2015, Guillermo del Toro (Pan's Labyrinth, Hellboy) --- cinema
P.S. Peak, not plural, not Twin Peaks reference.
Crimson Peak is a creepy gothic romance period piece. Let's get that straight. It is not, primarily, a horror movie. It is a throwback to the period storytelling where the setting and the characters were much more important than the ghosts, with often the latter being metaphorical in nature - as in main character Edith Cushing's novel. But don't get me wrong, there are some very fucking scary ghosts in this movie, but their impact on the story is not as important as the setting and characters.
Oh, the setting. We know well del Toro loves to set dress, but once he gets the story to the Cumberland region of England, it is just jaw dropping. A crumbling, and I mean holes in the roof crumbling, old stately manner on a snowy moor in the middle of nowhere is where we spend much of the movie. Edith and her new husband Thomas Sharpe (run away! Its Loki in yet another disguise!) move here after the unfortunate death of Edith's father. The Sharpes, Thomas and sister Lucille (Jessica Chastain in a role that was channeling Eva Green) are down on their luck and seek the infusion of Edith's inheritance. Nefarious plans! Creepy family! Even more creepy house!
This house! Sinking into the red clay bogs, it has sucked up and is expelling the clay -- the walls literally bleed red at random intervals. They cannot afford to repair, so everything is in a state of haunted house disrepair yet they live in it all by themselves. No servants to get in the way of their dastardly plans. There is a creaking, swaying elevator that goes up to the attic workshop full of creepy toys and down to the cellar with the clay pots, that look more like places to punish wayward wives. And moths have made their home everywhere, fluttering and flitting about in the dark shadows like so many shades of death foretold. And yet, in all that, it is so beautiful in its decay, so well laid out with the hints of glamour once was.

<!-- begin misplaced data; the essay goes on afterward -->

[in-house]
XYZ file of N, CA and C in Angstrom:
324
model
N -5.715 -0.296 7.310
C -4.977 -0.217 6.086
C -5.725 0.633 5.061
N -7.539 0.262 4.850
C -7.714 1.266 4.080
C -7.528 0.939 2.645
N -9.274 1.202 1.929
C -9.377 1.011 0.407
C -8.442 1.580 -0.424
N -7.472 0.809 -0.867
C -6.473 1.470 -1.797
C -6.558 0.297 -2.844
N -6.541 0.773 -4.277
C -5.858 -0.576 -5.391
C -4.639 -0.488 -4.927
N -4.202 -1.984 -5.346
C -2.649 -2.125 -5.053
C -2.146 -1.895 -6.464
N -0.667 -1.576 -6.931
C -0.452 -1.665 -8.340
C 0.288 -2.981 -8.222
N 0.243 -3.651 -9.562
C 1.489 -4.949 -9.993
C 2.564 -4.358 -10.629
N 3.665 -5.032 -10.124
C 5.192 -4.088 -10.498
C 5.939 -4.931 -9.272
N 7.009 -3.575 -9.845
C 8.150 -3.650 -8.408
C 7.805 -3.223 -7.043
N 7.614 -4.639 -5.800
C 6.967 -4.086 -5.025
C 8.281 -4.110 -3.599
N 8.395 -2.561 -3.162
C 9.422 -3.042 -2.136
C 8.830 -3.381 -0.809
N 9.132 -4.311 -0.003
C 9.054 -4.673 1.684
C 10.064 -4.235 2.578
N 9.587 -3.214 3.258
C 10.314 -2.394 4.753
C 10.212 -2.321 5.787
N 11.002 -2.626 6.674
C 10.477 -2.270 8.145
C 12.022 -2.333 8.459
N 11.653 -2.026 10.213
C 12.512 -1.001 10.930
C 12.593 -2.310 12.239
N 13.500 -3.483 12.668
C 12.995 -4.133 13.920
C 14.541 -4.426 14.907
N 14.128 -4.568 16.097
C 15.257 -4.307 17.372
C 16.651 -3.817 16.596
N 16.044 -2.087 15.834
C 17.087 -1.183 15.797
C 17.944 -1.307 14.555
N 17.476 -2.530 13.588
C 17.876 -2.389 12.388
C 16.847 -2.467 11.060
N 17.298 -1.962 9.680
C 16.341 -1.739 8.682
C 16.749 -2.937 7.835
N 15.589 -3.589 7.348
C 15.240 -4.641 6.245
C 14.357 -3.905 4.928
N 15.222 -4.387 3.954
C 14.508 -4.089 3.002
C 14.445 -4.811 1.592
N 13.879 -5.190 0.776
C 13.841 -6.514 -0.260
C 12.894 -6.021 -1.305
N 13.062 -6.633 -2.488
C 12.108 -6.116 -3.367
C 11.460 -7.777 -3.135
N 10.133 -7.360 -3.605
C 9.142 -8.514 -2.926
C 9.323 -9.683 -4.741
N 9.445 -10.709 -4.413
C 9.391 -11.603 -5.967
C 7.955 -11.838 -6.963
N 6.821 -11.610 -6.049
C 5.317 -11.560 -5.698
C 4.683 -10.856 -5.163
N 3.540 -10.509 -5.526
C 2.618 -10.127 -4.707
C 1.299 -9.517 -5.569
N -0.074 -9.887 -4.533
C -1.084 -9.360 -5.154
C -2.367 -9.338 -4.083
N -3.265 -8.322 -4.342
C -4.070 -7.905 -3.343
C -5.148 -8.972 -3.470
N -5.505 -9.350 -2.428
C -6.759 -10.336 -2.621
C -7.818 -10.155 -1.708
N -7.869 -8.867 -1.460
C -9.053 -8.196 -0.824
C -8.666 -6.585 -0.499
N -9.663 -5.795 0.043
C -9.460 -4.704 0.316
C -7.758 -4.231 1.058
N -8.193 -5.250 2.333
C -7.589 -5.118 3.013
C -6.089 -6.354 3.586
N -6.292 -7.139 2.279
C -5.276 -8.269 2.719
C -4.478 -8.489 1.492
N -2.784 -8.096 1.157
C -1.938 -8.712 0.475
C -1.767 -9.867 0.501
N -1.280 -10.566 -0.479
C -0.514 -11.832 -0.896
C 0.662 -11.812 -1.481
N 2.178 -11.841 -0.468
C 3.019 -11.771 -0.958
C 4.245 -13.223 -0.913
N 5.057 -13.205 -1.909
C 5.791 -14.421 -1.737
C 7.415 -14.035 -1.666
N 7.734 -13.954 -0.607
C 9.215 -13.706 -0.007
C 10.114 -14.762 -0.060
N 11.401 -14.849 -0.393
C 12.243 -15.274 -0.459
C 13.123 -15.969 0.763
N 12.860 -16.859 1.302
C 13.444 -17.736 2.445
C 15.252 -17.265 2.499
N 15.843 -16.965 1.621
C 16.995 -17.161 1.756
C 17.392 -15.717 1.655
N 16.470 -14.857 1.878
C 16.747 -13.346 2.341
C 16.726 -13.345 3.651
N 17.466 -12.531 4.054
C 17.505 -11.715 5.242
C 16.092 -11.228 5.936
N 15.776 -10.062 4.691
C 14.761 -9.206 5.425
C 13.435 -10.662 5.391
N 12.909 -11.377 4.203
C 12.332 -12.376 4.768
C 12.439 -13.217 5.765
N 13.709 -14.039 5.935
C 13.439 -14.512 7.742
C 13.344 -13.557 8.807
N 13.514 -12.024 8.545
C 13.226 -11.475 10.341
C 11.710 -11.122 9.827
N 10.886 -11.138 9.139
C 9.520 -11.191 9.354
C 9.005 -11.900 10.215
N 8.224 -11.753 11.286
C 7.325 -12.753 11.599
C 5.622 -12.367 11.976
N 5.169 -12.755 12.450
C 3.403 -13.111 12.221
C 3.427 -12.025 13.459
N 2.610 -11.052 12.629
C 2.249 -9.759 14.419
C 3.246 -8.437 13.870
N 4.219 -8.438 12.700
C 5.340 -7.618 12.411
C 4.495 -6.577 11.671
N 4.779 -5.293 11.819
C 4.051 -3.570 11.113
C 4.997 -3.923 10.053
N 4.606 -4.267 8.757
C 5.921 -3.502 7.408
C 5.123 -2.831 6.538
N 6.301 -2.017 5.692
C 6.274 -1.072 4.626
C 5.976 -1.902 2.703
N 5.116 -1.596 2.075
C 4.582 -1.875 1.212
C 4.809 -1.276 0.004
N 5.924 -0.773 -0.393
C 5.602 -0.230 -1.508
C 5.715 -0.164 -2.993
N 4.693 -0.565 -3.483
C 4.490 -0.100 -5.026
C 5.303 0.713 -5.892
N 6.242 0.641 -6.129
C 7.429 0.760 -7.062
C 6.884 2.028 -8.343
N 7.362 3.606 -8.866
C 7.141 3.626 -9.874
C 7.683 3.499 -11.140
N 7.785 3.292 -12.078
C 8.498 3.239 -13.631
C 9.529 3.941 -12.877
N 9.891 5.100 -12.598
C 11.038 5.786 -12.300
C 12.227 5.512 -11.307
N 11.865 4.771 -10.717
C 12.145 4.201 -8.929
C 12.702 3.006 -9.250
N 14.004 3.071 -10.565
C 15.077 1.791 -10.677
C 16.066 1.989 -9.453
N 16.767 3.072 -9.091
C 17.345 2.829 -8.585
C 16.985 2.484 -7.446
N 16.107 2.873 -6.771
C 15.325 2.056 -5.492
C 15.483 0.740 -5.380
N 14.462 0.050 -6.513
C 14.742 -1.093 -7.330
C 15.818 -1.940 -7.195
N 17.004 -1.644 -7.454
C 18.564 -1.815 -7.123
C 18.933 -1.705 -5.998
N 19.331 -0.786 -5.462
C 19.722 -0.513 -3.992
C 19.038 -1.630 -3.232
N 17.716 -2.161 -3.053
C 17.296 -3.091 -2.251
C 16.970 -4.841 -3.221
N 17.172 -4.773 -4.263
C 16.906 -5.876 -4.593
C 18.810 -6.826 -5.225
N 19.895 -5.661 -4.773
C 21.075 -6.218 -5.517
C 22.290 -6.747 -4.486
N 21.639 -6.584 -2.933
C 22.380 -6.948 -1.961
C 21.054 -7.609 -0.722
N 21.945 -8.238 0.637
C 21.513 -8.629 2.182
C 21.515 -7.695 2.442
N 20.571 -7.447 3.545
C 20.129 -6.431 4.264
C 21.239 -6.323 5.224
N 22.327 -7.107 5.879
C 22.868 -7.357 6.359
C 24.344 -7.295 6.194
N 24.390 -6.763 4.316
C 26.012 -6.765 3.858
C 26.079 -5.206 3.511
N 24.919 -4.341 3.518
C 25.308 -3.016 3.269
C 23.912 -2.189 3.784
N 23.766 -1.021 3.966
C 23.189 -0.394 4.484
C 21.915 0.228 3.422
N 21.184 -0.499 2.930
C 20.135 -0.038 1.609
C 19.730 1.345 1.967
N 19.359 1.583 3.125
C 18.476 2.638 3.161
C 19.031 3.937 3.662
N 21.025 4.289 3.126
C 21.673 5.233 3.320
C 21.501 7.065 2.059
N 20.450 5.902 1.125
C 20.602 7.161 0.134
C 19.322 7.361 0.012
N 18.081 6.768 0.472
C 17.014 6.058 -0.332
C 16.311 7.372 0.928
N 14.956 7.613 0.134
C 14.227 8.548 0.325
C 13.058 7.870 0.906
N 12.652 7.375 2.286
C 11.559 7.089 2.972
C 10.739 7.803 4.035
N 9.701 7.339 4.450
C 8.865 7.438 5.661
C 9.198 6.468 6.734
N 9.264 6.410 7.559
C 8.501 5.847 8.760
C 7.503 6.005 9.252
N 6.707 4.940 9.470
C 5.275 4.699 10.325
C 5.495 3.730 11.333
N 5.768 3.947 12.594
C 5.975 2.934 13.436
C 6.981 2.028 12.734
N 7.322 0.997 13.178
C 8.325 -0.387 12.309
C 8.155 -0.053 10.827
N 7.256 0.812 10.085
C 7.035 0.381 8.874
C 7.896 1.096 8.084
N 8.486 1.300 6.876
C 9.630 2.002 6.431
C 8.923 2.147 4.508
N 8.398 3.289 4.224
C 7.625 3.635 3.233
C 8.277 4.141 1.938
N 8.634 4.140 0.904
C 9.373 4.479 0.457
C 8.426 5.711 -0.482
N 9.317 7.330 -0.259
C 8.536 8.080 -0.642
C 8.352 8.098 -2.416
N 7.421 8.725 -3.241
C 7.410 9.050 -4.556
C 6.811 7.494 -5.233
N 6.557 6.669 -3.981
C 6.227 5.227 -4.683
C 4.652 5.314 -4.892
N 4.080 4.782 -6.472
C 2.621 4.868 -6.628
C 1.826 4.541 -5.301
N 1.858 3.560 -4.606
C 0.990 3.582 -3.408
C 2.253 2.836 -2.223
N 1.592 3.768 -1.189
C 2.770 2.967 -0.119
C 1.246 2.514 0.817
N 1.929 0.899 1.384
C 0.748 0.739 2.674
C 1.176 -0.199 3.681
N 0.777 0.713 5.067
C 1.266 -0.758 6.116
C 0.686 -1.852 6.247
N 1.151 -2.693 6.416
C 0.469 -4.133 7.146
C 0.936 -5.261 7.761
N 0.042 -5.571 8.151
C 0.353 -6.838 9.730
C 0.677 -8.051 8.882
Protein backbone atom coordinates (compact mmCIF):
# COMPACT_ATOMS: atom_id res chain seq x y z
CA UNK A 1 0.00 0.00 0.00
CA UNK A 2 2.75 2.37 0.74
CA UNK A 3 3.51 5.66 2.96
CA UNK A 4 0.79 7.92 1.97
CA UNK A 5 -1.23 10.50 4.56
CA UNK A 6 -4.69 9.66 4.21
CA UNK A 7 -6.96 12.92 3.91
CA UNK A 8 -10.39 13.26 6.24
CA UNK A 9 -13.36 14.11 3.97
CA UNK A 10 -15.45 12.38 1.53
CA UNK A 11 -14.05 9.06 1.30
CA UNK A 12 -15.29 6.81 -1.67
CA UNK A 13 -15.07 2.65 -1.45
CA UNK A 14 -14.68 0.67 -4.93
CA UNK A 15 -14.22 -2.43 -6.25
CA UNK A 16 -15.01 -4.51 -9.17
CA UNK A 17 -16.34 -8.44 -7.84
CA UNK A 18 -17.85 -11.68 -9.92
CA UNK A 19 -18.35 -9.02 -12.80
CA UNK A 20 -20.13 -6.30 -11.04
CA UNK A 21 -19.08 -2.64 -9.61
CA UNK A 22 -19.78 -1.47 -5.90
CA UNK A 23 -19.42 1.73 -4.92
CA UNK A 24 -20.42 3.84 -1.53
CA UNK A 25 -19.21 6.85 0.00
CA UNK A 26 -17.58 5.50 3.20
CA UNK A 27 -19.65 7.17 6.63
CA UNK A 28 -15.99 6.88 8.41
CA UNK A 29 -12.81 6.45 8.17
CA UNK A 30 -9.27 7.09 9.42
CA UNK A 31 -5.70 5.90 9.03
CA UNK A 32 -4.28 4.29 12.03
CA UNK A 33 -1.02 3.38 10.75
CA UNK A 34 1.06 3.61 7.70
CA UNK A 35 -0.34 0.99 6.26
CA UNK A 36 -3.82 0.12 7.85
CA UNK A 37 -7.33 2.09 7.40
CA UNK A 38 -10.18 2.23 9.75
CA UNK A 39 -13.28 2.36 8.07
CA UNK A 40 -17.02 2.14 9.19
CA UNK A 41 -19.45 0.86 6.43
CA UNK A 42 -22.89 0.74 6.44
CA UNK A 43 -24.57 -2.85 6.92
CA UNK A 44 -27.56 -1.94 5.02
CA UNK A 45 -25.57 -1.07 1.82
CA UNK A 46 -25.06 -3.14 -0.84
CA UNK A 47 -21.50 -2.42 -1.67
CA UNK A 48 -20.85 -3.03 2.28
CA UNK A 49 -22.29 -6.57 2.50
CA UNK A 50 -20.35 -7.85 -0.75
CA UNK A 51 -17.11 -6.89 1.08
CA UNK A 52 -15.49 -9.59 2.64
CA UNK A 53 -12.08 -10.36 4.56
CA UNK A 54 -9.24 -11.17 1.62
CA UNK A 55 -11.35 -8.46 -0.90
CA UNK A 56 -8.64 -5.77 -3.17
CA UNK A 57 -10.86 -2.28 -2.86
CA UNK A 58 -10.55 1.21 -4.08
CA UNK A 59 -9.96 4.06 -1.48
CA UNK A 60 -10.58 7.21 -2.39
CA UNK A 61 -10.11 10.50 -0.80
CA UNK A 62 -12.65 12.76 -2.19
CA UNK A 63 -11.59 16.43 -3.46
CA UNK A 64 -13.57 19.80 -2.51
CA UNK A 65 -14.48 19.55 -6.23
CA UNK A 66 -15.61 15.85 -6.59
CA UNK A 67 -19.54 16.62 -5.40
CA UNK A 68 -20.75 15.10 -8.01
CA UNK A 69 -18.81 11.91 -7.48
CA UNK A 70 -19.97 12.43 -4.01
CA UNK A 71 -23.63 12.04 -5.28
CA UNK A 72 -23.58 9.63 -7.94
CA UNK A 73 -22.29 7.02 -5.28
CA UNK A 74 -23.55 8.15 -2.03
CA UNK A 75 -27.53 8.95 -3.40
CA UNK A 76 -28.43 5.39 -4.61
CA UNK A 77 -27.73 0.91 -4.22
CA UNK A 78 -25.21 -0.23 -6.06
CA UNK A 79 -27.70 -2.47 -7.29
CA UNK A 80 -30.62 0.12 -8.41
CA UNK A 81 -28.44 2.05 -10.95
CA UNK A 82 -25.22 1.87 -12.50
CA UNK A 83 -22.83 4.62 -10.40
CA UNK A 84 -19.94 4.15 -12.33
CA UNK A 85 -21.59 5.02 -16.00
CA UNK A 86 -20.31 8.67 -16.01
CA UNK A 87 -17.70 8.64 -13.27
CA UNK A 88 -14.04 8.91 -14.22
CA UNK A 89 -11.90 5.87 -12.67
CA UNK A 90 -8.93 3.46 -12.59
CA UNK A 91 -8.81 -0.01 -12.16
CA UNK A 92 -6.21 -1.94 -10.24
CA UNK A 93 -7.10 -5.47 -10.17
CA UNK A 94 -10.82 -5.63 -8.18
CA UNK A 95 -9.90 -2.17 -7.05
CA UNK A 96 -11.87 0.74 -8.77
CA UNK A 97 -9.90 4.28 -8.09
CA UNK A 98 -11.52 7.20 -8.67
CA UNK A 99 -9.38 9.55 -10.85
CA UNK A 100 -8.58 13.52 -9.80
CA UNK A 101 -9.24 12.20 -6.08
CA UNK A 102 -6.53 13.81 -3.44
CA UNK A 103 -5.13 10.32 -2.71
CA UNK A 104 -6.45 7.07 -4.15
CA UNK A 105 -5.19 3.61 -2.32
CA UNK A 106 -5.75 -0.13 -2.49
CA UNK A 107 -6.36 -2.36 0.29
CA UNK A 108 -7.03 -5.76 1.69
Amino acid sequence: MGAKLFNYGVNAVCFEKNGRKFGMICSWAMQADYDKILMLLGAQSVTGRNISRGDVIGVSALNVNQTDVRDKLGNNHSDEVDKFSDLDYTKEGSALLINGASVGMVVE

del Toro tells a tale of wife beset by her husband and his sister. At first we suspect the ghosts may wish her harm, as they are the scariest spectral entities to haunt the screen since Mama, of which del Toro had his fingers in. But in gothic fashion, the people involved are the true villains. Poor Edith, will she escape the clutches of the Sharpes? Well, if still-playing-American-even-in-England Charlie Hunnam as Dr. McMichael has a say!
I have to watch a currently set movie with Mia Wasikowska to see if she is unfairly type cast. Ever since we saw her in Jane Eyre she has been in period pieces. And I kept on turning my head slightly to the right, thinking this movie was her Alice in Wonderland character learning just how nasty the real world can be. But she is fabulous here, not a truly weak willed wallflower as the role is meant to be, but very much in control of her fate. She doesn't really need to be rescued by Charlie, just requires a bit of assistance. She has it in hand.
So, for the Halloween season, I think it is the perfect choice. Hauntingly beautiful as it is haunting. And yes David, I am pretty sure I saw a blurry image of you in the background, over someone's shoulder.